One ship, two expeditions

I am surprised at how many books I, a noted bad traveller on water, have read about ships and boats. Recently I read this book about the life of one ship and I previously blogged about The Perfect Storm which is a true story about a boat in a storm – you can see my views on it here. I have a couple of other similar books which I read some years ago and I note that I have a book on the Titanic in my to-be-read pile. I have no idea where this obvious fascination for ships comes from given that I don’t set foot on a boat if I can possibly help it.

Nevertheless I have just finished and enjoyed Erebus by Michael Palin which is a book about the life of a ship. The ship was built in the early Victorian era and was firstly involved in Antarctic exploration, travelling further South than any other ship at that date. The first half of this book follows the ship on this expedition. Because we have so many diaries and documents from those who travelled with the expedition we can follow what was done, what the challenges were and even what the participants thought about it all. The author brings this together in a brilliant narrative which is very readable and doesn’t require any previous knowledge.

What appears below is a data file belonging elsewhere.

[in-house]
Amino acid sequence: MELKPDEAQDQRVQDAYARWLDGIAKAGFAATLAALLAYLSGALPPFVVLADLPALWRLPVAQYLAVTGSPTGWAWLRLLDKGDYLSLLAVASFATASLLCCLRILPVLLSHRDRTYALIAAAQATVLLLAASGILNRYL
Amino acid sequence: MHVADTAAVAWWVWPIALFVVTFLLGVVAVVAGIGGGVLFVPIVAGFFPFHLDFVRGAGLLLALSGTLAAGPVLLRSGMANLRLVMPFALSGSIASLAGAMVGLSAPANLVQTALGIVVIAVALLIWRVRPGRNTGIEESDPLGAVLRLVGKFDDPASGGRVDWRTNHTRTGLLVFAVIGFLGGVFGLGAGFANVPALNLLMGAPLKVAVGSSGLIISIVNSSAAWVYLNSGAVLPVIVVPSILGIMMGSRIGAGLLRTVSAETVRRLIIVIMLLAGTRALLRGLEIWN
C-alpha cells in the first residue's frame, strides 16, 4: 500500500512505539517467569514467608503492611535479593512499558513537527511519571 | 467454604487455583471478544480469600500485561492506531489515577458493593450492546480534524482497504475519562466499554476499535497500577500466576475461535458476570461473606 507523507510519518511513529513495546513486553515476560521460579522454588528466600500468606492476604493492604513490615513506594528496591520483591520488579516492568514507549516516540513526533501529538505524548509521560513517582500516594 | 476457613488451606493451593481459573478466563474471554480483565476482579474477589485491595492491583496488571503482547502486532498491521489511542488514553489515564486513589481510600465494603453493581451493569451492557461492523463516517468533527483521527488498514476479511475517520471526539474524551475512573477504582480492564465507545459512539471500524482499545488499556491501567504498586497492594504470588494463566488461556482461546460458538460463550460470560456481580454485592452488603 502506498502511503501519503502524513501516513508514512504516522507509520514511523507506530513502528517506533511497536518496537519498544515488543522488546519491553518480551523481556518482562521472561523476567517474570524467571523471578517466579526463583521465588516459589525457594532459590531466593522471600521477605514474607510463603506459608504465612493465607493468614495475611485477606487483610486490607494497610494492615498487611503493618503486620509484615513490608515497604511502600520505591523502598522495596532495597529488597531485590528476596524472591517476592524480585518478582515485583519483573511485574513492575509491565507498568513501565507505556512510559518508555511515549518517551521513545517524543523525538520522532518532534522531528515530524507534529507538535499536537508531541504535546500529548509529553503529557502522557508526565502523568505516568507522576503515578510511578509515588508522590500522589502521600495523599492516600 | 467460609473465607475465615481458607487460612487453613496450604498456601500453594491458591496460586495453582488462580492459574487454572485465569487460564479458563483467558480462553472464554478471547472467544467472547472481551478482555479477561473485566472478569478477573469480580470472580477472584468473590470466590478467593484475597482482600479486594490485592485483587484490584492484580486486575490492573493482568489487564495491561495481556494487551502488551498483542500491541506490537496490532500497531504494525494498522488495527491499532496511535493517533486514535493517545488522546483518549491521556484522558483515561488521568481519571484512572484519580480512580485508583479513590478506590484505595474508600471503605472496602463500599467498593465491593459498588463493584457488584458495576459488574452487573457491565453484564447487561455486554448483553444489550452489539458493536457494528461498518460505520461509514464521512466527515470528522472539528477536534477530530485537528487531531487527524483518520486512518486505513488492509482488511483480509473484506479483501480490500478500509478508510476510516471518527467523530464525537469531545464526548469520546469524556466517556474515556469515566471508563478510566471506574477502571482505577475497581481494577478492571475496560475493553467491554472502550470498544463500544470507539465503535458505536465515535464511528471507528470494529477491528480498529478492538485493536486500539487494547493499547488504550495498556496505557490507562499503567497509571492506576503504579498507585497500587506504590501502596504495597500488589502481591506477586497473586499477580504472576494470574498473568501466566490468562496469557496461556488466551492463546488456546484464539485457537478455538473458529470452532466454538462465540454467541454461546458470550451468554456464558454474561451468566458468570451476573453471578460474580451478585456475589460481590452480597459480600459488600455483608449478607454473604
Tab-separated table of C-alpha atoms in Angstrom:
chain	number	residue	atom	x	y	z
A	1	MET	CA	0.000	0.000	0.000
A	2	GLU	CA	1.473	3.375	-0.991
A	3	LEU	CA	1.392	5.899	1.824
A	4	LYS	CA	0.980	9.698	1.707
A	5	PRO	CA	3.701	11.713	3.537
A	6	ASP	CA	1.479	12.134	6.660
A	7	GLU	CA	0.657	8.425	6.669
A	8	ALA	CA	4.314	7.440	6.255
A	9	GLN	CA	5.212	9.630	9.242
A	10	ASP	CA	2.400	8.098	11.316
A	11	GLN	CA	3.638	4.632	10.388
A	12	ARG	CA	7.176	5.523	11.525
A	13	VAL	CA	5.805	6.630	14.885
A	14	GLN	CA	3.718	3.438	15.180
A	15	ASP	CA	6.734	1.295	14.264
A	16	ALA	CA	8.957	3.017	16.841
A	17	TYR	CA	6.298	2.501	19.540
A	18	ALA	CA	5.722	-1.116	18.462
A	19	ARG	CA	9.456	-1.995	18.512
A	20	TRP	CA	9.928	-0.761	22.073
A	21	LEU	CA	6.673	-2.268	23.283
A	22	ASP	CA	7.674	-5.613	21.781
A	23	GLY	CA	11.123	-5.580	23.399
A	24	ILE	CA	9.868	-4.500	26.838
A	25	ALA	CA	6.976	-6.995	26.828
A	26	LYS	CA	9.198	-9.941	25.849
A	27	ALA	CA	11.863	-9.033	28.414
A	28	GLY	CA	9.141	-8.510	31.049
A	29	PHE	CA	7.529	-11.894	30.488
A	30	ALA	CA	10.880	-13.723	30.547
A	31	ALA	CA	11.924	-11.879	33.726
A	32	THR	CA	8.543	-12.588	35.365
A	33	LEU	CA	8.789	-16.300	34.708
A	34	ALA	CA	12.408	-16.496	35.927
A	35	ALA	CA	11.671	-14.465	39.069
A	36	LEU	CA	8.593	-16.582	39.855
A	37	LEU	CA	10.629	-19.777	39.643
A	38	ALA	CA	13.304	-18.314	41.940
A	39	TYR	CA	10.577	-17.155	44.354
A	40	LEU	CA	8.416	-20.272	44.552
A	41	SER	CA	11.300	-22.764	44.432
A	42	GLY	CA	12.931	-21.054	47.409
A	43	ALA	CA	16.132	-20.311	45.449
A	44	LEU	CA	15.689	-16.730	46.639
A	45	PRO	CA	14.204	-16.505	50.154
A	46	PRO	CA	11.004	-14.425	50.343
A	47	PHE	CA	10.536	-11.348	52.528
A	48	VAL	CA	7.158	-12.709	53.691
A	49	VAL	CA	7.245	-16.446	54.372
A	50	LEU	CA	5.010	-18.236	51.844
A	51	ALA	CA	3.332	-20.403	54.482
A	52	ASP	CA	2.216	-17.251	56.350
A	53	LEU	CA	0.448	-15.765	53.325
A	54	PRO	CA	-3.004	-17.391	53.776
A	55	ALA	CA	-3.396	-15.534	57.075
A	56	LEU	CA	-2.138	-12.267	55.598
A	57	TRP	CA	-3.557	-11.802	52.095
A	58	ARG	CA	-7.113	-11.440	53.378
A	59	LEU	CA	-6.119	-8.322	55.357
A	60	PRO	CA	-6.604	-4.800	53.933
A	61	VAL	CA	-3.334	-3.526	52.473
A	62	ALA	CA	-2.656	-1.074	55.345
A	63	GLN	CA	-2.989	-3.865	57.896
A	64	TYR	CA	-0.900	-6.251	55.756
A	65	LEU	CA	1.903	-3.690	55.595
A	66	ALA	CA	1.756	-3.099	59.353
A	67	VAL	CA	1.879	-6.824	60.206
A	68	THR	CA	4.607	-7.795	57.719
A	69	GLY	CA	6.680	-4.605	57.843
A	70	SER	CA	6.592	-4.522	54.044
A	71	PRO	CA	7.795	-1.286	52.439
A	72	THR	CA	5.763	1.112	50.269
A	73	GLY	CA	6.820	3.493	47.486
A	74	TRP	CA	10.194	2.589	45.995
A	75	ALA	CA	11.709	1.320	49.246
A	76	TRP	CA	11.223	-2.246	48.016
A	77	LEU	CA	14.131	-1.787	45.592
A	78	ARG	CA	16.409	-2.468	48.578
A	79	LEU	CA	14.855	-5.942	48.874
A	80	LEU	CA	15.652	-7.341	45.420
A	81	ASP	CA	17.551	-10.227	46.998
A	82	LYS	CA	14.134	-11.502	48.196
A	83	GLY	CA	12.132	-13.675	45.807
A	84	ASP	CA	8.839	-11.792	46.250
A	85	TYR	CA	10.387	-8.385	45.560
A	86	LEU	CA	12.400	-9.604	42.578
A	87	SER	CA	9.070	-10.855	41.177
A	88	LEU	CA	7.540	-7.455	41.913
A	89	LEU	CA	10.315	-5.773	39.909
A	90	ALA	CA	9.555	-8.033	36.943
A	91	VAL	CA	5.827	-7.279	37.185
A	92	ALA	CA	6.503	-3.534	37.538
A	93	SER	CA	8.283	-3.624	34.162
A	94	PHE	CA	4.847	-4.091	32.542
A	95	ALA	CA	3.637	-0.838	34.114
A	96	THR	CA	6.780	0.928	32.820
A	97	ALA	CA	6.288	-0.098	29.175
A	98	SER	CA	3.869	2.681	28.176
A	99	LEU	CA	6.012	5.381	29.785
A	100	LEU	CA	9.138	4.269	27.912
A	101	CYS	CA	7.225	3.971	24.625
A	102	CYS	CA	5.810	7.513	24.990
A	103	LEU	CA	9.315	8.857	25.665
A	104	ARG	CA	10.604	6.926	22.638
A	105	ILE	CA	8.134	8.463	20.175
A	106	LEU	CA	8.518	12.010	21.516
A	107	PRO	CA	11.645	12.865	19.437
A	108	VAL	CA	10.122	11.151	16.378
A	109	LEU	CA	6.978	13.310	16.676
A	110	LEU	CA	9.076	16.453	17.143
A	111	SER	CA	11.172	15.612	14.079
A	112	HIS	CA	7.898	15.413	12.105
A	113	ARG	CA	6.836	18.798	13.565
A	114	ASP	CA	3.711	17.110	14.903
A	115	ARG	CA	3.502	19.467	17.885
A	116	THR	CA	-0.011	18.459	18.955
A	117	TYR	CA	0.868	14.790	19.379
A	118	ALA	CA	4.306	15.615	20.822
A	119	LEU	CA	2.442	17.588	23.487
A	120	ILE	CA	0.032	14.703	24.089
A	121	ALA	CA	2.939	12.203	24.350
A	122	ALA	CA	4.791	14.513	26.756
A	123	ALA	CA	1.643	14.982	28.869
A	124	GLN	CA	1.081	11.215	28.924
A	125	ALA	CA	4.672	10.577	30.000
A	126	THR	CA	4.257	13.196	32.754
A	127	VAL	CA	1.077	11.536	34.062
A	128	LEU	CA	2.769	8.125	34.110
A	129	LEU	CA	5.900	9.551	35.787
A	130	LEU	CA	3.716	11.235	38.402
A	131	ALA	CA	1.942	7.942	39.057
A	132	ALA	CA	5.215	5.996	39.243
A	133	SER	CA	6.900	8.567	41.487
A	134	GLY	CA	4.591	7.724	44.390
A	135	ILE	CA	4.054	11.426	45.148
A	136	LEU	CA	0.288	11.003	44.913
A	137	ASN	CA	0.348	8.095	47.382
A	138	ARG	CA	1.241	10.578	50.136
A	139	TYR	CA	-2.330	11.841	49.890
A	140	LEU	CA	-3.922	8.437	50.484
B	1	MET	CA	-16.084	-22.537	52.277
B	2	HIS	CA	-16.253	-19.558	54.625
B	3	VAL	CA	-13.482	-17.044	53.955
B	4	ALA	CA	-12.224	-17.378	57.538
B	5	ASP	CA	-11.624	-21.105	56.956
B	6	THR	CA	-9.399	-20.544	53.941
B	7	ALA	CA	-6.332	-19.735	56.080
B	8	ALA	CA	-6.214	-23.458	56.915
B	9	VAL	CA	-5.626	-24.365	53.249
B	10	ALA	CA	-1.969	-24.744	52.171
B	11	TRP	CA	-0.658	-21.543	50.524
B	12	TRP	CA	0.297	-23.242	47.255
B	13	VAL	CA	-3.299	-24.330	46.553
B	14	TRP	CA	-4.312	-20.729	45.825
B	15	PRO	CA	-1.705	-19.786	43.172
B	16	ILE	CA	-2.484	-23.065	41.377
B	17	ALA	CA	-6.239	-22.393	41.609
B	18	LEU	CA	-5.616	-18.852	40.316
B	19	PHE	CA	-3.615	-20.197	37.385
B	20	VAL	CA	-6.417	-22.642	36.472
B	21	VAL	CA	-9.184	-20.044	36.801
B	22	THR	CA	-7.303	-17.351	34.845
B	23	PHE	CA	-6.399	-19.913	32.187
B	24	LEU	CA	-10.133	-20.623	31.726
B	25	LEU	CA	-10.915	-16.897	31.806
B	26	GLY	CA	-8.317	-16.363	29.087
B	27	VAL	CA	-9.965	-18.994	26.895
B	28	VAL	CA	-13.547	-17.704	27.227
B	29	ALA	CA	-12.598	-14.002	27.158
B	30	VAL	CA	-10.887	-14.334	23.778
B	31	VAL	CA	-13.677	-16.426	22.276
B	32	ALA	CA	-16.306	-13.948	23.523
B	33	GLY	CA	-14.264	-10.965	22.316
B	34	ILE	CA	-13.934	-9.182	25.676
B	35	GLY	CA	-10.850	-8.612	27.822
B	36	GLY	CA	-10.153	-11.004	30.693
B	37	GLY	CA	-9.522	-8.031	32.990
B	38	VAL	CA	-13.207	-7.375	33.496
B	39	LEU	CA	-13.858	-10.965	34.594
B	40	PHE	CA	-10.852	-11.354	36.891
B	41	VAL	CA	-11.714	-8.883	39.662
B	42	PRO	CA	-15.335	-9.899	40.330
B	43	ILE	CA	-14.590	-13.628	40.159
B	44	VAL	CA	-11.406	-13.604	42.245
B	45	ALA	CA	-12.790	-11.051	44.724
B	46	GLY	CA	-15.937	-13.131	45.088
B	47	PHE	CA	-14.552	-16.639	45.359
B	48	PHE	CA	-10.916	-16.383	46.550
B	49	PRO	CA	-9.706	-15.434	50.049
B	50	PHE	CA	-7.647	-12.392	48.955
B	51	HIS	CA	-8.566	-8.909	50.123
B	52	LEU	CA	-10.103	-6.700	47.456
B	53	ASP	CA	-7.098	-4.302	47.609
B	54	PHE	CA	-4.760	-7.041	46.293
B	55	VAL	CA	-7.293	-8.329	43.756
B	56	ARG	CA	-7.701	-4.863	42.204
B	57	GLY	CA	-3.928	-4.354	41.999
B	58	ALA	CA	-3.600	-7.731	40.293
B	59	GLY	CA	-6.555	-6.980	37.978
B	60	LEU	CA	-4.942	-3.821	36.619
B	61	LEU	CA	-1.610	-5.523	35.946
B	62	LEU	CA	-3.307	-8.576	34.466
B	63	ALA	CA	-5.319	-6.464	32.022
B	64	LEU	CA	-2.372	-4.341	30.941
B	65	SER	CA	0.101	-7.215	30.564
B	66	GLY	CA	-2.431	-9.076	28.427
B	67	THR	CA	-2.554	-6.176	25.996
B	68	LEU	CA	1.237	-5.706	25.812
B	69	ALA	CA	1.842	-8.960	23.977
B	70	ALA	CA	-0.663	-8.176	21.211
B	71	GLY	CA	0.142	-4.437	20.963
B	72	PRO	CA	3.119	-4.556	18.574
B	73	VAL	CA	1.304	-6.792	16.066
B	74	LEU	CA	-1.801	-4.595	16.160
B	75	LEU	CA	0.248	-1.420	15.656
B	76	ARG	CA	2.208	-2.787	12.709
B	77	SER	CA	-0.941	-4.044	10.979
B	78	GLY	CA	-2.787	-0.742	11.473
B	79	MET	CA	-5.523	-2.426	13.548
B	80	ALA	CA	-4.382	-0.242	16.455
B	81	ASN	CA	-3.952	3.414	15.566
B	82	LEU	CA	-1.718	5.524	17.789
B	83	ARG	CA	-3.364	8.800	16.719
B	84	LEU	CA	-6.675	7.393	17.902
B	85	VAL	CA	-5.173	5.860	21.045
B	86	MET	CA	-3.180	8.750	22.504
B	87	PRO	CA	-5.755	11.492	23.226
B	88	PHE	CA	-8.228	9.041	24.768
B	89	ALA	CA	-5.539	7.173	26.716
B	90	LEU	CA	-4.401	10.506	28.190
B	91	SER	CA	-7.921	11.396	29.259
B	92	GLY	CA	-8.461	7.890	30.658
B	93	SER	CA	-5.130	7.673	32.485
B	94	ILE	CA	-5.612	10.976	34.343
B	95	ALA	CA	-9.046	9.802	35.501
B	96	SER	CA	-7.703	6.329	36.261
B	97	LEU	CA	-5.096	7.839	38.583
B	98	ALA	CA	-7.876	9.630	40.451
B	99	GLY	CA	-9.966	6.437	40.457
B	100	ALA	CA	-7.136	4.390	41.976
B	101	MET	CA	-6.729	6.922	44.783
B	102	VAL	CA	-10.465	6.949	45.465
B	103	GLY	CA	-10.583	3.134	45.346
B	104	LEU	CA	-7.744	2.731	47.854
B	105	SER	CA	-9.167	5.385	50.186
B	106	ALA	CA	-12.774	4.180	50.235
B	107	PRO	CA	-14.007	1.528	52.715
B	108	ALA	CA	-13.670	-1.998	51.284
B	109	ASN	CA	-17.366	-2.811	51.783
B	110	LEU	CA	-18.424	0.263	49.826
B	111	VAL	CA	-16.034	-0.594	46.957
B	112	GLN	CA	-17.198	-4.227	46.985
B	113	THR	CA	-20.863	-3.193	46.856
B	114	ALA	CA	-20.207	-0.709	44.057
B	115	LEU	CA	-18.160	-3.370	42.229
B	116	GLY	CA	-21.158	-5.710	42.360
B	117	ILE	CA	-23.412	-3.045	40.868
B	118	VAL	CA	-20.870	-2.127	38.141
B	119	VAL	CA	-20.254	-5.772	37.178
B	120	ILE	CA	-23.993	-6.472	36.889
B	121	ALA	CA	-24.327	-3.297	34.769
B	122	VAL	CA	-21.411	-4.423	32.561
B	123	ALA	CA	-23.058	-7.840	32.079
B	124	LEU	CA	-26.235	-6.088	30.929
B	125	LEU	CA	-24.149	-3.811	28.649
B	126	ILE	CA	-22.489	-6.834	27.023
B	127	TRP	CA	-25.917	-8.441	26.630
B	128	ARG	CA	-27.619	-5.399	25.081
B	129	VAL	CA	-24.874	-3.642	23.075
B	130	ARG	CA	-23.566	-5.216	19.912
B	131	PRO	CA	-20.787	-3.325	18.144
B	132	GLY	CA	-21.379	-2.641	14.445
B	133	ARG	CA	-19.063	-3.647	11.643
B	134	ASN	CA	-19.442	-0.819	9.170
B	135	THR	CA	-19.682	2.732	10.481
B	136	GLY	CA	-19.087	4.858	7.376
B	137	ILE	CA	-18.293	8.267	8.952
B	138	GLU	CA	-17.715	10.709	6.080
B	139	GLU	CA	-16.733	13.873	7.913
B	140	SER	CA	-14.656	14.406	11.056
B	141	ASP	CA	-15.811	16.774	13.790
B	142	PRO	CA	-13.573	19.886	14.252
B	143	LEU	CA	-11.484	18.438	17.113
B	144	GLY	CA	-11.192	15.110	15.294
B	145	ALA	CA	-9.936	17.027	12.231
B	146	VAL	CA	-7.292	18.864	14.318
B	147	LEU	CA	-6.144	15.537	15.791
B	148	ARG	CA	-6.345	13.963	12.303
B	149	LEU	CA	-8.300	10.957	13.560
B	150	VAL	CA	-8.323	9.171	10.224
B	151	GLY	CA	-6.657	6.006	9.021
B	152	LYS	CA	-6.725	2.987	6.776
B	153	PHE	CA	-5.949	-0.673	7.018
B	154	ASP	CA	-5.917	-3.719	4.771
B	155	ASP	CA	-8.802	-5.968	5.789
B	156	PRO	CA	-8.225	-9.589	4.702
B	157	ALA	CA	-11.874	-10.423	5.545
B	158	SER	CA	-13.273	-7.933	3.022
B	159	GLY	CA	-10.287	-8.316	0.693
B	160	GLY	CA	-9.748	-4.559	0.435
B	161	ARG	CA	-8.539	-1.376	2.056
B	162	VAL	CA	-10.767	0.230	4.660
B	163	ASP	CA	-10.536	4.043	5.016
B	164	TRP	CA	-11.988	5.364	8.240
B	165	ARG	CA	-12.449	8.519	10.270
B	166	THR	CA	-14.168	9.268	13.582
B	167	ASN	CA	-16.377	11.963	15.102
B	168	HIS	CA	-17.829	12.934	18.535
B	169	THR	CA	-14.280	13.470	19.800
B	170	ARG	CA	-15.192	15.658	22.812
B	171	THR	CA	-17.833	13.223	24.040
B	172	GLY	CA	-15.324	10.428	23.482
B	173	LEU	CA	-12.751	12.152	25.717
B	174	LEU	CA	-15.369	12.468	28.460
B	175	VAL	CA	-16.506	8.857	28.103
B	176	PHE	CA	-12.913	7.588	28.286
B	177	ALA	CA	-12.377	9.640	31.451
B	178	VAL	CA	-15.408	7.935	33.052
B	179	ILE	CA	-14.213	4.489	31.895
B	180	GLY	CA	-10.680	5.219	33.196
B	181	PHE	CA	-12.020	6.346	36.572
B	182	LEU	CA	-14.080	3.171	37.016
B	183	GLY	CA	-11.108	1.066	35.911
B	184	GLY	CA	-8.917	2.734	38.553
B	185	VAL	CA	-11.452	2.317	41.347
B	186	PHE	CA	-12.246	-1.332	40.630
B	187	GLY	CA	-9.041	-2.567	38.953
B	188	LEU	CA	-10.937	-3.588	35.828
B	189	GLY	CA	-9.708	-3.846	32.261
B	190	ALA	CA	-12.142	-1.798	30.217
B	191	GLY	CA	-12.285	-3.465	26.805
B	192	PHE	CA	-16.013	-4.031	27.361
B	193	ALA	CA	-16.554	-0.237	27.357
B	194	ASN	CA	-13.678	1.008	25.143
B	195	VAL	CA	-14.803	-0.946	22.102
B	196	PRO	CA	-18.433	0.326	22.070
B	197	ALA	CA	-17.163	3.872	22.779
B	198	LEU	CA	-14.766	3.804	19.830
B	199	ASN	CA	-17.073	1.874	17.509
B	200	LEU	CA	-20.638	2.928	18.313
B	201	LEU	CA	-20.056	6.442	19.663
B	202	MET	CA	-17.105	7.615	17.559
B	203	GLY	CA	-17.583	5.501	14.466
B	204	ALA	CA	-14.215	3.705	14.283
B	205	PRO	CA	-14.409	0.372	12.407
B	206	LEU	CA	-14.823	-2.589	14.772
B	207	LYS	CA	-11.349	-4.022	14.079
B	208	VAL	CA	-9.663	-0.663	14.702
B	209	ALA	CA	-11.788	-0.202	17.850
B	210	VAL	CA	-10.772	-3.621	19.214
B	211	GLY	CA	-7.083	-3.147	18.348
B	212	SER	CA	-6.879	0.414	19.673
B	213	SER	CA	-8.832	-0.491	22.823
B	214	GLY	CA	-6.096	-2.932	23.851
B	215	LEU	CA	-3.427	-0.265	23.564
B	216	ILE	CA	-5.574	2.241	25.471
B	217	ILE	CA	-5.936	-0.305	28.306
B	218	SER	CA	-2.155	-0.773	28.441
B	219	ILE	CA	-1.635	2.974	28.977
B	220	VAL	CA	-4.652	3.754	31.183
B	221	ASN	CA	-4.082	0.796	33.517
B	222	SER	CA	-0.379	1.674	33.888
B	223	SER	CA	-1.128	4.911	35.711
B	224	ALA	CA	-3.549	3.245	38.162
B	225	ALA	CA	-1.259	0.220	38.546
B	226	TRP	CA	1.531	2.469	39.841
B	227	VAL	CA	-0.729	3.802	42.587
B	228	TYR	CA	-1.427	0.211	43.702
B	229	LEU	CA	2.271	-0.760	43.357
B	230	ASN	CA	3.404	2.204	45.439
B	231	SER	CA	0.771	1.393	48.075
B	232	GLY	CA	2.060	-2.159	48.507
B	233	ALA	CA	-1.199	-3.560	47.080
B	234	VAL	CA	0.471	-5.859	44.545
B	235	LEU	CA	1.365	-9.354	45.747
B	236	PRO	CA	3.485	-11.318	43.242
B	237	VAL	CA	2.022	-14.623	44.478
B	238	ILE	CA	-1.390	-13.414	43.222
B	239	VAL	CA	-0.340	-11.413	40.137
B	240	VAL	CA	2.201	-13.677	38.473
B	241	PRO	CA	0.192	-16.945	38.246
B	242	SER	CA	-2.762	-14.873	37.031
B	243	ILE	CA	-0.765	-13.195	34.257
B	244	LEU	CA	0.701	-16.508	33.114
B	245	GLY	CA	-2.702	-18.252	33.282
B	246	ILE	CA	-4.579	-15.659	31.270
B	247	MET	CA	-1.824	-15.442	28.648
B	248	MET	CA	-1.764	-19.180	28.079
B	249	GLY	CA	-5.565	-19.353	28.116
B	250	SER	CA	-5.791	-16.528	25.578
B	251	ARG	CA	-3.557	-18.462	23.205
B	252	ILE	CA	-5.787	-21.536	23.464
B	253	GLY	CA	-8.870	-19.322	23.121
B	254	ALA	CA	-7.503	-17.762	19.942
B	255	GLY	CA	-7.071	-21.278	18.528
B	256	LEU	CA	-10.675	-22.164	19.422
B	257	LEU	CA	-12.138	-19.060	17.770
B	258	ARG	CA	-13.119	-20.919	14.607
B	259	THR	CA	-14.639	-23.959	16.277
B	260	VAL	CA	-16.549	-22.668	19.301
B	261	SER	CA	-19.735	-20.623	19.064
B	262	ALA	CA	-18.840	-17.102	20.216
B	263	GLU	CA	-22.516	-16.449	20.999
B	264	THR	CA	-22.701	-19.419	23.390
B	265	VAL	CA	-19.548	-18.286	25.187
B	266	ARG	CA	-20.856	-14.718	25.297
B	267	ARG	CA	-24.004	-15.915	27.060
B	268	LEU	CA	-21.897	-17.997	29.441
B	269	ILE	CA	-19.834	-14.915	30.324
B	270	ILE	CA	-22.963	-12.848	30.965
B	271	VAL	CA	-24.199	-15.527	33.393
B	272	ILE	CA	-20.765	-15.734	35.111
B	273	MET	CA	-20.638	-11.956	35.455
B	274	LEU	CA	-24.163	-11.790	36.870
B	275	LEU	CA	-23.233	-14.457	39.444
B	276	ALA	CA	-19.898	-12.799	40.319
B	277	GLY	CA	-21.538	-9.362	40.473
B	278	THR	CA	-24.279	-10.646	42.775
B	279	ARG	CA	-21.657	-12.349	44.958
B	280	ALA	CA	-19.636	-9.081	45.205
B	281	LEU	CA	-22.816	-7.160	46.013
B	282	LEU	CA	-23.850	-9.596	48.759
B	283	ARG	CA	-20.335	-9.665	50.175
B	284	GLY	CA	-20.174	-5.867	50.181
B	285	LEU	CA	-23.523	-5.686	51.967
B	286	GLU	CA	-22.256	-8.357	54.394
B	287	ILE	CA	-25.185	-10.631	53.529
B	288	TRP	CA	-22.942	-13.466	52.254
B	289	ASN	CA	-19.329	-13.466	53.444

The second part of the book looks at the ship’s next, and last, journey. Over 100 men travelled to the Arctic in Erebus seeking to travel through the North West passage. The book looks at who went, why they travelled, what preparations were made and then what happened when the ship and its crew totally disappeared. I knew a little about this missing expedition because I have also read Barrow’s Boys by Fergus Fleming which is a fascinating look at the history of Arctic exploration at this time. In Erebus, however, the author does an excellent job of exploring what is actually known about what happened and why people reacted as they did – plus this more recent book has the advantage of being able to talk about the rediscovery of the ship beneath Arctic waters.

I enjoyed this book a lot. There were copious maps to keep you informed about where the ship was and lots of pictures (probably better in a paper book – I was reading this on a Kindle). The style is informal and the author tries to find interesting snippets to engage the reader and to help us see these explorers as real people with human quirks. From time to time the author visits locations mentioned in the book in real life and shares his experiences which I thought worked very well. It’s a fascinating story and told in a very readable way.

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